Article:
HUDSON — As Hudson celebrates Juneteenth this weekend, an organizer welcomes all but encourages people to be aware of the space they are taking up at the Black cultural festival.
Juneteenth — June 19 — is the day to commemorate the end of slavery in the United States. President Joe Biden this week signed legislation making Juneteenth a federal holiday.
Poet and artist Ifetayo Cobbins and drummer Ngounga Badila will perform on an outdoor stage in front of the Flow Chart Foundation at 348 Warren St. at 3 p.m. Saturday. The event is free and open to the public.
Hudson’s Second Annual Juneteenth Celebration will have festivities from 10 a.m. to 10 p.m. Sunday. The event, initially planned for Saturday but changed to Sunday due to rain forecasts, is organized by Tanya Jackson of Hudson.
Last year’s celebration took place in the form of a block party around Bliss Towers. Jackson described Bliss Towers as ground zero for Black residents in Hudson who were displaced and moved there.
The event had a DJ, free food, drum circle, street activities for kids, Black history coloring pages and community conversations, including one led by LGBTQ community members and another lead by elders.
This year’s waterfront event will be a celebration, Jackson said.
The festival is free and open to the public, but its target audience is the Black community, Jackson said. While all are welcome, those who are not part of the community should be aware of the space they are occupying — for example, giving up their spot to a Black person if an activity is full.
“We welcome everyone but we do want folks to be mindful,” she said, adding the event’s purpose is to celebrate Black culture and freedom.
The activities are designed to reach all age groups, targeted toward children, teens, adults and elders, Jackson said.
“We’re trying to have intergenerational activities that are both specific to certain age groups but also invite the different ages to come together and do things together,” she said.
There will be arts and crafts tables with painting, water-coloring and coloring sheets, lawn activities, as well as a water slide.
Attendees can join a crochet circle, a braiding workshop and learn basics from a local barber.
There will be visual displays exhibiting and honoring Hudson’s Black cultural institutions, past and present.
Jackson has been researching Black community spaces that no longer exist in the city and believes each generation has been losing a space centered on Black culture.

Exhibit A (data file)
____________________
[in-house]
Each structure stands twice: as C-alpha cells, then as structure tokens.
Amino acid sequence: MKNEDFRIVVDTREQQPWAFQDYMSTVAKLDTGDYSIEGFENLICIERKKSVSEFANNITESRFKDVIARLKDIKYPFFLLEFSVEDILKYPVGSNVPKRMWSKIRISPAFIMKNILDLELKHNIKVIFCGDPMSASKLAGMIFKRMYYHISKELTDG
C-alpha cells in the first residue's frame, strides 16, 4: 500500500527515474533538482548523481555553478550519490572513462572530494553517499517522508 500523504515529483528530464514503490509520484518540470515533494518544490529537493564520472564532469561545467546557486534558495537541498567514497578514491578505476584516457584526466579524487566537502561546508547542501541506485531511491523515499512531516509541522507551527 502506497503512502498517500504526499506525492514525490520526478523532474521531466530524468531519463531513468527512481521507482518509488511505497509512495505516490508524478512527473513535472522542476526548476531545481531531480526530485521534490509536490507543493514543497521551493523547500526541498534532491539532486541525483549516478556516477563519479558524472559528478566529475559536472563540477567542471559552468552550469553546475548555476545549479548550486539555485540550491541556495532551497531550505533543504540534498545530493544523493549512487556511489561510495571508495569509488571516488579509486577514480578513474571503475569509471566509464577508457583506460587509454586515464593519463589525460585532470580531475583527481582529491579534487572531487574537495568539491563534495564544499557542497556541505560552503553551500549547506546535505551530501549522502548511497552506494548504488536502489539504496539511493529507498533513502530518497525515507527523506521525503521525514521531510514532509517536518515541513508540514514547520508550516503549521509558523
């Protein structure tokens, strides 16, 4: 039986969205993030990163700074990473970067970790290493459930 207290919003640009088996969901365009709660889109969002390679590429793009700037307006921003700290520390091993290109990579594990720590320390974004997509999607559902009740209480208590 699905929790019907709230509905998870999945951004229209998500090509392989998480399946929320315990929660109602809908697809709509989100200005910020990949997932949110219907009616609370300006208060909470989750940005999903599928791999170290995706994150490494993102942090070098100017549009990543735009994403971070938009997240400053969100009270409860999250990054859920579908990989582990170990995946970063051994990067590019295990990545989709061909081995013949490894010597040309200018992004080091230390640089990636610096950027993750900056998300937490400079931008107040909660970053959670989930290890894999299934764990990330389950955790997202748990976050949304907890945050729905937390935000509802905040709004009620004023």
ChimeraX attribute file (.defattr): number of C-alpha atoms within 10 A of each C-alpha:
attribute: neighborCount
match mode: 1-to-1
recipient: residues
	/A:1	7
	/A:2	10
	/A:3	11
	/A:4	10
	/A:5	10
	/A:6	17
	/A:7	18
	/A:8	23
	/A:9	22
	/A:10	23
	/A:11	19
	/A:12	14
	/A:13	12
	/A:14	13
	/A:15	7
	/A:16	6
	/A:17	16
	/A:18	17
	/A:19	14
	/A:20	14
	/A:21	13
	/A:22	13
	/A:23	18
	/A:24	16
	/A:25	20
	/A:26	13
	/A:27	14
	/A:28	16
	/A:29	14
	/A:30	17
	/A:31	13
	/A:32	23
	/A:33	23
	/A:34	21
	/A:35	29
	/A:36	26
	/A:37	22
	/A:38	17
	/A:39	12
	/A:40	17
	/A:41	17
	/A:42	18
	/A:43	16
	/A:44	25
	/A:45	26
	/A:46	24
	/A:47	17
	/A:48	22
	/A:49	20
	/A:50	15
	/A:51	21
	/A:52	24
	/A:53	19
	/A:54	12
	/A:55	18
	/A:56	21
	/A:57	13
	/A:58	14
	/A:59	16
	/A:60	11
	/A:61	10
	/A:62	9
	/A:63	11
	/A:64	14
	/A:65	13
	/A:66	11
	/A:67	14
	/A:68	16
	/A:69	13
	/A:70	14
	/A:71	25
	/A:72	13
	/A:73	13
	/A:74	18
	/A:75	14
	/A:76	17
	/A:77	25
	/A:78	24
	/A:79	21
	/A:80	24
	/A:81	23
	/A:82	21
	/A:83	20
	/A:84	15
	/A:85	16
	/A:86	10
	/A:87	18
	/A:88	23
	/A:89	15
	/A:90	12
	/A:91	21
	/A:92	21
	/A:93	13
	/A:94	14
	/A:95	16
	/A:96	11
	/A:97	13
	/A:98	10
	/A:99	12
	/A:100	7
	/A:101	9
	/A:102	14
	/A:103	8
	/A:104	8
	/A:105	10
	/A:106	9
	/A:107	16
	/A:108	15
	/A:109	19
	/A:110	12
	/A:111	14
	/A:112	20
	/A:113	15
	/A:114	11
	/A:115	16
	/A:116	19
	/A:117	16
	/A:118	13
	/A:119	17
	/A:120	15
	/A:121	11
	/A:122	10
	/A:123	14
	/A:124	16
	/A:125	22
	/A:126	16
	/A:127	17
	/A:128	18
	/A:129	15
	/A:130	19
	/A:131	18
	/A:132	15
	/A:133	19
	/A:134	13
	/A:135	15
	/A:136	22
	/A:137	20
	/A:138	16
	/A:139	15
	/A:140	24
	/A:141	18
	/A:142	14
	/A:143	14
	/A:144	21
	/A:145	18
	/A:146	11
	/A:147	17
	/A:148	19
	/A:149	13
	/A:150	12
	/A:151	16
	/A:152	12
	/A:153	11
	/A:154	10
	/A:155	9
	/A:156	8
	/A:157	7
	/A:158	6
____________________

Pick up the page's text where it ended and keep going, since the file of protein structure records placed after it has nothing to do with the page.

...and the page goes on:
Jackson grew up in Hudson and when she returned as an adult she has struggled to gather Black history in the city. Jackson wants to help create archives moving forward.
On Sunday, people can decorate quilt patches to be made into a community quilt, which Jackson hopes will be assembled in time for the Black Arts Festival in August.
A photographer will be taking free portraits, which Jackson hopes will fill the pages of a community photo album.
There will also be vendors in the park who did not have to pay a fee to set up, Jackson said.
“A lot of Black residents are doing things as entrepreneurs, but they don’t have spaces, so community events become the place they get to sell their works and their goods,” she said.
Jackson emphasized that the event is free to attend.
“There is no cost for people to attend,” she said. “There is no cost to the vendors to sell. We’re not trying to make money. We’re just trying to hold space for the community as best we can.”
The Hudson Tourism Board, Spark of Hudson and Out Hudson all donated to the event, along with countless community members who donated in-kind or provided services at a discounted rate, such as Randall Martin’s audio-visual services, Waterfront Wednesday, workshop leaders, Signs & Wonders, A and G Amusements Party Rentals and Staples, Jackson said. Workshop leaders who are getting an honorarium committed to the event before knowing they would be able to get one, she added.
“People are really just coming out and saying, how can we help?” she said.
Melodious Thunk, a jazz and world music festival, starts at 3 p.m. with a free music workshop following by performances at 4 p.m. Bands play until 9 p.m.
After the music, there will be screening of “Miss Juneteenth” at 9 p.m.
Jackson has mixed feelings about Juneteenth being recognized as a federal holiday, saying the acknowledgement is good, but she has concerns about how federal holidays get commodified.
“I have mixed feelings about that,” she said. “I like the recognition as part of American history. It might get in front of the world with really dealing with American history, as far as acknowledgement of and kind of reconciliation of the enslavement, but the way that things get commodified and become superficial is where I get really hesitant.”
While Juneteenth is about celebrating healing and Black people loving themselves, the community continues to struggle, Jackson said.
“Tomorrow and the next time, and up until Juneteenth 2022, we have real community issues,” she said. “So what makes me nervous around things becoming federalized that are pertaining to something that we’re still struggling with, that is where I get hesitant.”
As an example, Jackson saw a car dealership flyer about people freeing themselves from interest rates.
Jackson doesn’t think people really understand the significance of the holiday, she added.
“While Black Americans have been celebrating Juneteenth since 1865, it’s been really recent that so many other people are becoming aware of it,” Jackson said.